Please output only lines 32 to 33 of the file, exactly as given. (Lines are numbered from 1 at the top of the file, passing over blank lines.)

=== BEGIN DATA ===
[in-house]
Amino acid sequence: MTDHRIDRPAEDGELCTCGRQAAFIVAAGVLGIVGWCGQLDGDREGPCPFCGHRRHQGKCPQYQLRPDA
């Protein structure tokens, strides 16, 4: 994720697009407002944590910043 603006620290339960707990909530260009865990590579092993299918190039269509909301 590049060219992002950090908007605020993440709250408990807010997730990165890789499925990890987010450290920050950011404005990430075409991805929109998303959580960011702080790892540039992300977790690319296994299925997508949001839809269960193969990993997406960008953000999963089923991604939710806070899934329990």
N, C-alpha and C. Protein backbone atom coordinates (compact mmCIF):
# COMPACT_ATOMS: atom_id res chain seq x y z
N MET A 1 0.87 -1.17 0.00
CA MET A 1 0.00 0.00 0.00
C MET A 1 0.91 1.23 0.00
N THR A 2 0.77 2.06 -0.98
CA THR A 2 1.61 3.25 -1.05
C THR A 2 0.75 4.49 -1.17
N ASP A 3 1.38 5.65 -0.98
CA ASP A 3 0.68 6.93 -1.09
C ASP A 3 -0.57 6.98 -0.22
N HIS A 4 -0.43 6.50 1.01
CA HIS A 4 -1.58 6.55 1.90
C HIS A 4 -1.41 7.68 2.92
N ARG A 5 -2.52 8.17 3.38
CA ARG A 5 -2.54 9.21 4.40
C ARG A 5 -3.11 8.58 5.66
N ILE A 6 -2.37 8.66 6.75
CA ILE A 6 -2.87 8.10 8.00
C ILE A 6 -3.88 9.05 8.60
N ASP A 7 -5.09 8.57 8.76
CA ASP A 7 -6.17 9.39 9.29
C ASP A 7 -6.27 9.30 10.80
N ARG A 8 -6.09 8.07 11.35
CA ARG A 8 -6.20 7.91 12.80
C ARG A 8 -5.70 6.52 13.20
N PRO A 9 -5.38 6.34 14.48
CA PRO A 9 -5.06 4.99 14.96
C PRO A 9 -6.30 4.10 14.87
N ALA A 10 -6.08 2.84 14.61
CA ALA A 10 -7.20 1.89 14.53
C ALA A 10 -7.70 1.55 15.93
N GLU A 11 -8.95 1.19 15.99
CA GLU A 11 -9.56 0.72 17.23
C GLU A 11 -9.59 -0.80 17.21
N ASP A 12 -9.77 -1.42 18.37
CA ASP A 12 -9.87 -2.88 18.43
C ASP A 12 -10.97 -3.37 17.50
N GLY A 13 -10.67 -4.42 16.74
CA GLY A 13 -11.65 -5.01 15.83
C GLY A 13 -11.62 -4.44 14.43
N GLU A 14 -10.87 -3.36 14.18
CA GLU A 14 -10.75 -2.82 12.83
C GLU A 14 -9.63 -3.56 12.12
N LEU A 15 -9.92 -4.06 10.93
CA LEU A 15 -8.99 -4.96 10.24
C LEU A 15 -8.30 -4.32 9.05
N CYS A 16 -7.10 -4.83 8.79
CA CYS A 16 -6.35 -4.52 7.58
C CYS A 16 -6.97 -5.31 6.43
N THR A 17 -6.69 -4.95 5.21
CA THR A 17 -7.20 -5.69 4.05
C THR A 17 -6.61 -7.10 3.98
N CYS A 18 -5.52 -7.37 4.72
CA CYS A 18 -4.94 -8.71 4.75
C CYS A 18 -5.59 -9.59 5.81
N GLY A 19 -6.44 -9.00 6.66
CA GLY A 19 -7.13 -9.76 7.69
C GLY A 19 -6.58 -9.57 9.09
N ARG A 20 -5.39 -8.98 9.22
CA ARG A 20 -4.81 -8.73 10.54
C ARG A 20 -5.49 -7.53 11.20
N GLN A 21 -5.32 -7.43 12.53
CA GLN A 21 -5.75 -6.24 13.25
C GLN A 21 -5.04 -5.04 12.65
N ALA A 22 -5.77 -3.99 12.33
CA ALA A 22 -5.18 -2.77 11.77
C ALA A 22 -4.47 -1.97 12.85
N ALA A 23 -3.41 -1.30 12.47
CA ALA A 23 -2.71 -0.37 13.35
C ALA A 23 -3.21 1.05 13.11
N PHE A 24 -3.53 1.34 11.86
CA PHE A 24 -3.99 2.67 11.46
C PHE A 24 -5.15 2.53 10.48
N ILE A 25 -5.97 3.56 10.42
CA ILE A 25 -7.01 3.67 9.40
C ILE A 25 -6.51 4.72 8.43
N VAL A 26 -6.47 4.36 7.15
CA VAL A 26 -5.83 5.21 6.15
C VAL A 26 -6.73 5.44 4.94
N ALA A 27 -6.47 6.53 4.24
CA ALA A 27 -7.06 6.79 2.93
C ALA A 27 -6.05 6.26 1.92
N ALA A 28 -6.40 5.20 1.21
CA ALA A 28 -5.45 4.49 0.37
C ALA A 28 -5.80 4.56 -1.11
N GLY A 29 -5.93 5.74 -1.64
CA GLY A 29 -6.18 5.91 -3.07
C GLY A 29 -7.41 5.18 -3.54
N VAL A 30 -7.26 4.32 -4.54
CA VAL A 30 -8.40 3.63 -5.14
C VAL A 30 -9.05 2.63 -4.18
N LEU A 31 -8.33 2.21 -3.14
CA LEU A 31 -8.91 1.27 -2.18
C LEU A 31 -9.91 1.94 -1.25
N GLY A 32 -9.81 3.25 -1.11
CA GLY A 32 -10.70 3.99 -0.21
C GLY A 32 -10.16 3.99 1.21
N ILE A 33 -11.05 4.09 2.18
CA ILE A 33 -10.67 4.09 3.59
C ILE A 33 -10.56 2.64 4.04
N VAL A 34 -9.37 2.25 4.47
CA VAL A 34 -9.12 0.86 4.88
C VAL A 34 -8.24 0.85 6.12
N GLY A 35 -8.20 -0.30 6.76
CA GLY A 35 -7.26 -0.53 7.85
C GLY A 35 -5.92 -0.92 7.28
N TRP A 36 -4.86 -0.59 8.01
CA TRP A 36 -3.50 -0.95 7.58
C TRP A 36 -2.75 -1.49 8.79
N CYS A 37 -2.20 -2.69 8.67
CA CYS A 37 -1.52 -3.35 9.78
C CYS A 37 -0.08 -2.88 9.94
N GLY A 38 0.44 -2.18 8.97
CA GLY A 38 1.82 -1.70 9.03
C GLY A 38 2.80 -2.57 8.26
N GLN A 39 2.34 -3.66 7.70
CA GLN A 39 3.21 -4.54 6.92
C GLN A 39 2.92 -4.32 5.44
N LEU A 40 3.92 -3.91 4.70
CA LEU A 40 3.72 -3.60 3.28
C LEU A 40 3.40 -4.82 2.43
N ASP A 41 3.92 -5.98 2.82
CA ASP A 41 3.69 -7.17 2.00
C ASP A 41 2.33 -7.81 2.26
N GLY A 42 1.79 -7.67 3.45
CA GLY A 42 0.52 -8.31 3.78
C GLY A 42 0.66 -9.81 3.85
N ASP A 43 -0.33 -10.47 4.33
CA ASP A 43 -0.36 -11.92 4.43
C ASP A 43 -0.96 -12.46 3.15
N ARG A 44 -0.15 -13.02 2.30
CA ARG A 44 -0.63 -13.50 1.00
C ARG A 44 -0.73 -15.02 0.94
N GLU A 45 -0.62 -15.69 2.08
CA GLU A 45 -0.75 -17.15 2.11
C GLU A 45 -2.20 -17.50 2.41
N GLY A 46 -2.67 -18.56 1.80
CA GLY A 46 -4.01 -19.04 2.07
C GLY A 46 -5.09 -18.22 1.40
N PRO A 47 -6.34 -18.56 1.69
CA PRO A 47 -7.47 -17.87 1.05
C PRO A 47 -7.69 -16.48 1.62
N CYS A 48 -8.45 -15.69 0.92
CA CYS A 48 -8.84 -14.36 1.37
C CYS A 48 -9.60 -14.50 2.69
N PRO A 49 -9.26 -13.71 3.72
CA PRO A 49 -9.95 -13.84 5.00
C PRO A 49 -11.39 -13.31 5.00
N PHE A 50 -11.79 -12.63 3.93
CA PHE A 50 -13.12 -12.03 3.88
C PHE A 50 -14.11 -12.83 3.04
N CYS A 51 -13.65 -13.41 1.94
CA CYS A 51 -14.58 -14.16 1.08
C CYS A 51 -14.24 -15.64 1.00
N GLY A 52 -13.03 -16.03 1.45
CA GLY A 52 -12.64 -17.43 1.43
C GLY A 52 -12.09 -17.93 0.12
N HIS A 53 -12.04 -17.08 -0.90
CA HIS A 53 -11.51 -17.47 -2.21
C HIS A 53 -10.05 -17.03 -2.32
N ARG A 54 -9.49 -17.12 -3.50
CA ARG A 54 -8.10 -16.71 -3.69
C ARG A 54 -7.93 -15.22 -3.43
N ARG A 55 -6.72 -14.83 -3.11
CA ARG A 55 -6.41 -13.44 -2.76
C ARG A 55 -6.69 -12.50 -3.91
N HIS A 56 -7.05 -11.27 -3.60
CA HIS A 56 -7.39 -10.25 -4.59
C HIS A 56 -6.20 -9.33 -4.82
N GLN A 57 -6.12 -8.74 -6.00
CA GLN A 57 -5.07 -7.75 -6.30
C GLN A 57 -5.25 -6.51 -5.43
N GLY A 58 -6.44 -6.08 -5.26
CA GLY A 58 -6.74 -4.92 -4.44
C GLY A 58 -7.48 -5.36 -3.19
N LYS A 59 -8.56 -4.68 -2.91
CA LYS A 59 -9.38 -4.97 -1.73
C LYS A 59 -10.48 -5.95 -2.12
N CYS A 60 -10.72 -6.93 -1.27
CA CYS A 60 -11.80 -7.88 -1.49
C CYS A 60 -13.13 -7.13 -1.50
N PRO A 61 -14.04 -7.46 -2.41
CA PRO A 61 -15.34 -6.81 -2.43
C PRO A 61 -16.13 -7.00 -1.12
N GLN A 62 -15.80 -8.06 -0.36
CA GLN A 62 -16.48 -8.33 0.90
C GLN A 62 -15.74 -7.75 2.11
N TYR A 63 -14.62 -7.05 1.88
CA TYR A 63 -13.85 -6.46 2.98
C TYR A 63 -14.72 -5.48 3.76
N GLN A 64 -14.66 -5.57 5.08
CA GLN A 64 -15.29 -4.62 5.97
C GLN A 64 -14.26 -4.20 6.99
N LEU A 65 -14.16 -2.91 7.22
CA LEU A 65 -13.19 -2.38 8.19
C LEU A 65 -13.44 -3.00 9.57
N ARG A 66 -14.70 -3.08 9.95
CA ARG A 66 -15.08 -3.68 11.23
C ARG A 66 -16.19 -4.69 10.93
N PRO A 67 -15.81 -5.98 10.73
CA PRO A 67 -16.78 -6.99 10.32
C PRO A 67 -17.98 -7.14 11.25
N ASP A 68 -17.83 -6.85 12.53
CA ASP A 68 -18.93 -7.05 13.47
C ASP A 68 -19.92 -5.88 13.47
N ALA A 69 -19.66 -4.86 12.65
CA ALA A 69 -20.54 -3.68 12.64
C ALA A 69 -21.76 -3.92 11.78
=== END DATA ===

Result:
C PRO A 9 -6.30 4.10 14.87
N ALA A 10 -6.08 2.84 14.61